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A race against time: saving Cameron’s hearing

A young boy and his mother smiling outside

Cameron has Norrie Disease, a condition that means he was born blind. Now, at 10 years old, he’s almost lost his hearing, too. Fearing a life of silent darkness for her child, Carla shares their story – and what gives them hope.

“In 2012, my pregnancy with Cameron was healthy, and I was blissfully unaware of what lay ahead. I held my newborn baby in my arms, overwhelmed with love and joy. I’ll never forget the day the doctors gave us the diagnosis. Taking the stairs instead of the hospital lift, I called friends and family. That’s when it hit me. My beautiful boy, Cameron, has Norrie Disease. At that time I was devastated, but today I live in hope.

Our hope: gene therapy

“Progressive hearing loss with Norrie Disease usually starts in adolescence. Cameron was only three years old when I noticed he was becoming more frustrated and scared. We found out that he’d completely lost his hearing on his right-side. At five years old, his hearing on the left side also began to deteriorate.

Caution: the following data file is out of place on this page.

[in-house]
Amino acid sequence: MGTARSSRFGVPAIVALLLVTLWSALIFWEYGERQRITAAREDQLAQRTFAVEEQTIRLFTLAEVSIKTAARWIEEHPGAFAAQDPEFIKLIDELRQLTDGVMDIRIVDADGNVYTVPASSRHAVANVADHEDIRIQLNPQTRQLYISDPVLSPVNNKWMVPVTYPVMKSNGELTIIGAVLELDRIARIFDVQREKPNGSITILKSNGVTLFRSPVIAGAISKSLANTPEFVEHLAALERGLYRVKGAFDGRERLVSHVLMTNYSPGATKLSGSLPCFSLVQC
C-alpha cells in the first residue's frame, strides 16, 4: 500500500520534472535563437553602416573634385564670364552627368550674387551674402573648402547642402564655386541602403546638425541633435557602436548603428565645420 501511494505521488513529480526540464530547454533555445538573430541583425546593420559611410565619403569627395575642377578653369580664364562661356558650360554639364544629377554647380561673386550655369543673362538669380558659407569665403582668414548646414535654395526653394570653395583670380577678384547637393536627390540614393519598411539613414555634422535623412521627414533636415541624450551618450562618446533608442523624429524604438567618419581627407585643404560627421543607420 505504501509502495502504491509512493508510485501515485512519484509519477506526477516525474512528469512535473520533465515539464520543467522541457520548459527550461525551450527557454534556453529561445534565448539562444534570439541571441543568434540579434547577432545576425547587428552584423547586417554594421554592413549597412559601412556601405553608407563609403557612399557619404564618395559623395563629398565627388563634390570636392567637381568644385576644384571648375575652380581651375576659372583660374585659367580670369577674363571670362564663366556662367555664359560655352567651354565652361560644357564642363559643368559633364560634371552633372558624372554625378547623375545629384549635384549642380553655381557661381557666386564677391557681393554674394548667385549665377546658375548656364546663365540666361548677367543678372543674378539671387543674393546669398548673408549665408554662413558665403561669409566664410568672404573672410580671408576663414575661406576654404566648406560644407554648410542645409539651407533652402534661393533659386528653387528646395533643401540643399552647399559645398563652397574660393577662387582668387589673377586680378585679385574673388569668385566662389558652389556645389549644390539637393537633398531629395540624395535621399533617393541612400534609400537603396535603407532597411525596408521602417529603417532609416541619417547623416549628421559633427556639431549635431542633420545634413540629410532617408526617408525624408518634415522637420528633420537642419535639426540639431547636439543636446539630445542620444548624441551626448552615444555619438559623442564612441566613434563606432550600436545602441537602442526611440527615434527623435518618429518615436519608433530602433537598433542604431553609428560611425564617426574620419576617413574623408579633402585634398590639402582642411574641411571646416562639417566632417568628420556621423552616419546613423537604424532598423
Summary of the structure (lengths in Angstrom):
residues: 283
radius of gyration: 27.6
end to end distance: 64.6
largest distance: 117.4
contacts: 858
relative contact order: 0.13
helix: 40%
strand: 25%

I can’t imagine being blind and then losing another vital sense which connects me to the world. It’s heart-breaking to think he might be at risk of being completely deaf. Thankfully there is a ray of hope for my son, and other children with Norrie Disease too.

Professor Jane Sowden, at the UCL Great Ormond Street Hospital Institute of Child Health is investigating gene therapy that could slow down or even prevent progressive hearing loss in children with Norrie Disease – a project funded by RNID.

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Keeping our connection

“Cameron is non-verbal, so he communicates using his own noises and sounds. You’d be amazed at how expressive he is! Through touch and sound he experiences the world he can’t see – it’s how he connects to me, his family, his friends, and the things he loves like music.

Sometimes I find it hard to think of the future but he keeps me going. No matter what he faces, he does it all with a smile on his face and has the courage to learn and explore the world in his own way, all at his own pace.

Thank you for reading our story today and, if you’ve ever supported RNID, for all your help on our journey so far. It has given me – and all those who love someone who is losing their hearing – hope for a brighter future. The fact is that RNID relies on voluntary donations to fund research into hearing loss. Can you give help fund more incredible projects like this, to give hope to families like mine?”

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